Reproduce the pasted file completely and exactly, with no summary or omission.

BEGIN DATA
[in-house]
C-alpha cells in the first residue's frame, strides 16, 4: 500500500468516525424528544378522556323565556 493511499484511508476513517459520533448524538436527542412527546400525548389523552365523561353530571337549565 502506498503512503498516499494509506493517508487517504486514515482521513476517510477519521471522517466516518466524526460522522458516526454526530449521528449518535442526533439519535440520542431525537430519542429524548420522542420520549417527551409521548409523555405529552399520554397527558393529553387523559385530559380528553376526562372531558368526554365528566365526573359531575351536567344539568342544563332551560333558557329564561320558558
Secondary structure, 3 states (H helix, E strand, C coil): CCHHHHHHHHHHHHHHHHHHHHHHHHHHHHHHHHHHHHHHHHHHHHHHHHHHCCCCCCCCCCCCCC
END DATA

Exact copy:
[in-house]
C-alpha cells in the first residue's frame, strides 16, 4: 500500500468516525424528544378522556323565556 493511499484511508476513517459520533448524538436527542412527546400525548389523552365523561353530571337549565 502506498503512503498516499494509506493517508487517504486514515482521513476517510477519521471522517466516518466524526460522522458516526454526530449521528449518535442526533439519535440520542431525537430519542429524548420522542420520549417527551409521548409523555405529552399520554397527558393529553387523559385530559380528553376526562372531558368526554365528566365526573359531575351536567344539568342544563332551560333558557329564561320558558
Secondary structure, 3 states (H helix, E strand, C coil): CCHHHHHHHHHHHHHHHHHHHHHHHHHHHHHHHHHHHHHHHHHHHHHHHHHHCCCCCCCCCCCCCC